Comprehensive Guide to Chondropathy

The chondropathy is therefore a generic term for pathological changes of articular cartilage that may arise traumatic, degenerative or as part of inflammation. The symptoms and the therapy of chondropathy are therefore also dependent on the corresponding clinical picture.

What is chondropathy?

Chondropathy is a term from orthopedics that is rarely used in this form: Chondros is the cartilage, a -pathie always denotes a disease, a disease; one could also say cartilage damage.

This term is heard more often in the field of sports, where cartilage damage is one of the more common injuries and wear and tear. Even in the context of “normal” osteoarthritis, i.e. without sports injuries, chondropathy is part of the usual history of the development of the disease.


Basically all joints in our body are covered with cartilage. In contrast to the bone that ensures stability, the substance cartilage is somewhat softer and resilient to pressure and bending. This is important for its function. It buffers the articulating bones mutually and, together with the synovial fluid produced by special cells of the synovial membrane, enables the joint surfaces to slide smoothly together.

In order for this to function as smoothly as possible, the articular cartilage consists only of connective and supporting tissue cells and usually no longer contains any blood vessels at the crucial points. It is therefore only nourished through diffusion. This becomes even more problematic in the pathogenesis of chondropathy: If the joint is under abnormal permanent stress or if the cartilage surface is interrupted by an injury, the supply of nutrients may also be at risk and the cartilage that is dependent on it may be further damaged.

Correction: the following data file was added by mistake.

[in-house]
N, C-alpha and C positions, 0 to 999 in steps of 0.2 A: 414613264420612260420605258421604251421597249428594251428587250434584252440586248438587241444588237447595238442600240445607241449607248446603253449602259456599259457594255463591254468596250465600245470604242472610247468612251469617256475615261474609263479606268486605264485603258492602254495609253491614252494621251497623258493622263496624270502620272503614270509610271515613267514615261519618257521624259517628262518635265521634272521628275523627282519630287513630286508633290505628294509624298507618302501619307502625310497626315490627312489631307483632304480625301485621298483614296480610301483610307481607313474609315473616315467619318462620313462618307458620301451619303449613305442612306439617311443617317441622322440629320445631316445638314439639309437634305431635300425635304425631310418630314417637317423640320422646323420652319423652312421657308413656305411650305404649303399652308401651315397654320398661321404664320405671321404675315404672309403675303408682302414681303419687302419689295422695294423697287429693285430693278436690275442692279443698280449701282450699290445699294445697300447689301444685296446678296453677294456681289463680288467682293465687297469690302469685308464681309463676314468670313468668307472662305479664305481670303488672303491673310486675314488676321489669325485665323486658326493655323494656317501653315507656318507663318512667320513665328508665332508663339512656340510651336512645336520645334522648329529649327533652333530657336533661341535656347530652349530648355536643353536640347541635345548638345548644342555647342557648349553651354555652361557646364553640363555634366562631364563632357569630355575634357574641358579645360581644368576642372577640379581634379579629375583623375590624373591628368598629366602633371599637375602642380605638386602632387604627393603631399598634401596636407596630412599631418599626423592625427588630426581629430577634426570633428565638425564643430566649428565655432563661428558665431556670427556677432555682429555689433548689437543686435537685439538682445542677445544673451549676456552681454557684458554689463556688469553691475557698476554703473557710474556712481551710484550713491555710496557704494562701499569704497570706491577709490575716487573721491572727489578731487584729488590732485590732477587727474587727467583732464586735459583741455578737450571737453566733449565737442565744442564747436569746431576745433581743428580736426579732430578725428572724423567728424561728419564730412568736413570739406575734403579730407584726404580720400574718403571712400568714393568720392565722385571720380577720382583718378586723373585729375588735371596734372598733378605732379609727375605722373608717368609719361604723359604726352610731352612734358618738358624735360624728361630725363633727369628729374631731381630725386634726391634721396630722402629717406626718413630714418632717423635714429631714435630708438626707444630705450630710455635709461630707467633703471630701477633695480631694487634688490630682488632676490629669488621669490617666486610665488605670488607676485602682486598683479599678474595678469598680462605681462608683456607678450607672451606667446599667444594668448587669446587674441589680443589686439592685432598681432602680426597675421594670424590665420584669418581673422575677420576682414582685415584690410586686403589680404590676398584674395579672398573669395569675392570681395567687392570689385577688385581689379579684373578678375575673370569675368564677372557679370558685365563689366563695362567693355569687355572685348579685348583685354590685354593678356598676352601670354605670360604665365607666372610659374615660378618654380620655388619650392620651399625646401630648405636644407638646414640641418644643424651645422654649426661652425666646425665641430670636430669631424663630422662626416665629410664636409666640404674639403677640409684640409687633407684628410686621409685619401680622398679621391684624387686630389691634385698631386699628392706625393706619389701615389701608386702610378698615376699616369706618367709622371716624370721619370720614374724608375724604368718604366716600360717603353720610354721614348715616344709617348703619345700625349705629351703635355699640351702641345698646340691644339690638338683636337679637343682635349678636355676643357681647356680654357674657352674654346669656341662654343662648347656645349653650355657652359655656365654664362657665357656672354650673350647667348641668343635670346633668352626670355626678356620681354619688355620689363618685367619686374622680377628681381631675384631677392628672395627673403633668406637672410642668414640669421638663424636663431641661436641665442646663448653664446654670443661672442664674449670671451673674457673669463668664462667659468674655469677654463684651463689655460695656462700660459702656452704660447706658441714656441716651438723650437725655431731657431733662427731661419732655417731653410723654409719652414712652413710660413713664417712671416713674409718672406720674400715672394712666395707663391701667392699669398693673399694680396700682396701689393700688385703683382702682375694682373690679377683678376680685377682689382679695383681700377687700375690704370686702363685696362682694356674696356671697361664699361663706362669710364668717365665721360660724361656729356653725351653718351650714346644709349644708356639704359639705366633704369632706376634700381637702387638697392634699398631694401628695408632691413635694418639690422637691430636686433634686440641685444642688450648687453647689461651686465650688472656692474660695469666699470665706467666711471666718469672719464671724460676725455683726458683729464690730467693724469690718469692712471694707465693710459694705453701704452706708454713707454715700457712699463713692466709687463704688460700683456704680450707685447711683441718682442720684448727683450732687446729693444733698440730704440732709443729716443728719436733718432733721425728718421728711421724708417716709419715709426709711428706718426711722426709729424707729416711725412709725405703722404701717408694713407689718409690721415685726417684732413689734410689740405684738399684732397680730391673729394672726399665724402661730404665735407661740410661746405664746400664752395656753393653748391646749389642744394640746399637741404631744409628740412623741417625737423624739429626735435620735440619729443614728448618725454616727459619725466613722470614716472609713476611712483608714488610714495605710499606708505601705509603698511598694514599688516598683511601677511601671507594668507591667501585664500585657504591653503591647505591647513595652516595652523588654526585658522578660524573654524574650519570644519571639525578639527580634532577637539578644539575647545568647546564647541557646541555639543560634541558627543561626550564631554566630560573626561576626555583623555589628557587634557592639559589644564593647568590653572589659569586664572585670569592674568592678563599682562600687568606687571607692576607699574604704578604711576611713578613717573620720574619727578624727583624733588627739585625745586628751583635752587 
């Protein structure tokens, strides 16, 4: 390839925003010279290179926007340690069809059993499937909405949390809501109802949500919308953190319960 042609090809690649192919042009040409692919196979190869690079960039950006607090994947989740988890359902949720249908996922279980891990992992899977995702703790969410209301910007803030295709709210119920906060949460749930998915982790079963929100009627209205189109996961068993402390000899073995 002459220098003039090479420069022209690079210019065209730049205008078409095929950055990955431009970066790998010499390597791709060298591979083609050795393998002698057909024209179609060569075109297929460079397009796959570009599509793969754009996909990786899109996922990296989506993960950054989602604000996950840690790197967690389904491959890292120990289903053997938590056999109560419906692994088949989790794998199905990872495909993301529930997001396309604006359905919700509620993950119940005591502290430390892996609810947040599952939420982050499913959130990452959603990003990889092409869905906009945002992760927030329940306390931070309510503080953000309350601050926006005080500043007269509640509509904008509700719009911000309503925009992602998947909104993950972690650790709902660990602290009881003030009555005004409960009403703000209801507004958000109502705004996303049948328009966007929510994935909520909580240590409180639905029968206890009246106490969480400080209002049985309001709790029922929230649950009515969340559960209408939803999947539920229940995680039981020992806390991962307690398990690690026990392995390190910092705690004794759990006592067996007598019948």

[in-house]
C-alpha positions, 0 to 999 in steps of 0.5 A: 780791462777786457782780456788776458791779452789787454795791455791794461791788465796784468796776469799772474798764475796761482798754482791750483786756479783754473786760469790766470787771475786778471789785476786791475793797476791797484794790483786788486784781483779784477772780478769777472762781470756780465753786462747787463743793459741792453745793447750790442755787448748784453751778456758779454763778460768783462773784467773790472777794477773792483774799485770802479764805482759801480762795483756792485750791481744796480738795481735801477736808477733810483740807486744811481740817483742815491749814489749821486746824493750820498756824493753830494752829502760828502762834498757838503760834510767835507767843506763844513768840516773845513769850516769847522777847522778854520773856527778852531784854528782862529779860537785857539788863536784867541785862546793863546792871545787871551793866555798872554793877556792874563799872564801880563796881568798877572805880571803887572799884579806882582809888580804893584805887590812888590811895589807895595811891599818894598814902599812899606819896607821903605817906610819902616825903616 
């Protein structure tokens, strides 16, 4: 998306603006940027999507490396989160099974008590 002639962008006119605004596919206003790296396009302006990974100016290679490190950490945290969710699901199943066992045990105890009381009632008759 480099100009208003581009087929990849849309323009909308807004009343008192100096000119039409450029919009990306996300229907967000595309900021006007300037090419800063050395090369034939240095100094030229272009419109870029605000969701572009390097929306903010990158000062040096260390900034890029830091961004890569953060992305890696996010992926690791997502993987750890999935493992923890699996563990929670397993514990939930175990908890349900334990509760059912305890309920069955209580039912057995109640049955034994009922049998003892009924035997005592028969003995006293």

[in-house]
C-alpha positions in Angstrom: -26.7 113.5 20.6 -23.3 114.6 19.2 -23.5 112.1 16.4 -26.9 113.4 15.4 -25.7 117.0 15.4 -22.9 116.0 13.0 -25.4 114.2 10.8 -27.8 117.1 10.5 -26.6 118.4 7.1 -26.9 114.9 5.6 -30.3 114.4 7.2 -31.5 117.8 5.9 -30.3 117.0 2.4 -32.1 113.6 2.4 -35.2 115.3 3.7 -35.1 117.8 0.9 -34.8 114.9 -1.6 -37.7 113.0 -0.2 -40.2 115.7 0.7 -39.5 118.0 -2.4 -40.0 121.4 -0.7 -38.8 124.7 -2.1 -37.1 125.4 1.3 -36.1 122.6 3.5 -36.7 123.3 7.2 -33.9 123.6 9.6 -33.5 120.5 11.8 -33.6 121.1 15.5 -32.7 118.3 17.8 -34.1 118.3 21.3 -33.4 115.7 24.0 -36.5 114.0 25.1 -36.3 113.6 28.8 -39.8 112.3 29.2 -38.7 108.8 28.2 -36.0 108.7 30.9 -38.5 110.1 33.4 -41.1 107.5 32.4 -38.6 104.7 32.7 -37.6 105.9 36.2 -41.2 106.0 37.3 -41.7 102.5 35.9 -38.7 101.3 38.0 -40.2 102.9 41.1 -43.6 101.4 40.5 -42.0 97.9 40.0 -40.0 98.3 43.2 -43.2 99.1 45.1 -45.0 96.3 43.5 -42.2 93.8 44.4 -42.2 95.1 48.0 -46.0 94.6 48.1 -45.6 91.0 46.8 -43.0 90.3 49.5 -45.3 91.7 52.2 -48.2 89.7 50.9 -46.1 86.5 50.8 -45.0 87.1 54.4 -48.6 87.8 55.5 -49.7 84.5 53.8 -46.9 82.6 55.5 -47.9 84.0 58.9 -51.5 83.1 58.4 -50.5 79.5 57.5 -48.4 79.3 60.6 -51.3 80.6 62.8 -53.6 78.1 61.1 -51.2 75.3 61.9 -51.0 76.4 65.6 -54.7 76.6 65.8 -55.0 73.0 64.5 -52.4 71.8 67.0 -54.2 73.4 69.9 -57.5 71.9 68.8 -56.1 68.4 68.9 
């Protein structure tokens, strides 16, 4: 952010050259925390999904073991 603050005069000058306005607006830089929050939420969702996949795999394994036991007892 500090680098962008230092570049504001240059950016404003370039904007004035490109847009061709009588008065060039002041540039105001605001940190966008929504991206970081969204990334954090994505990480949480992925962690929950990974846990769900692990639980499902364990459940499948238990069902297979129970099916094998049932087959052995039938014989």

At the same time, the poor supply situation also severely limits the ability to heal itself compared to other body tissues. Small substance defects that occur easily once can therefore persist for a long time and develop into larger cartilage damage over the years.

Furthermore, such defects do not initially trigger any complaints: nerve tracts are just as rare in the joint as the blood supply. Only when the defect gets deeper and affects the bones under the cartilage are nerve endings irritated, resulting in joint pain, especially when moving.

A healing process is set in motion starting from the subchondral bone tissue, which does not lead to the formation of new undamaged articular cartilage, but to the formation of a type of replacement cartilage called fiber cartilage.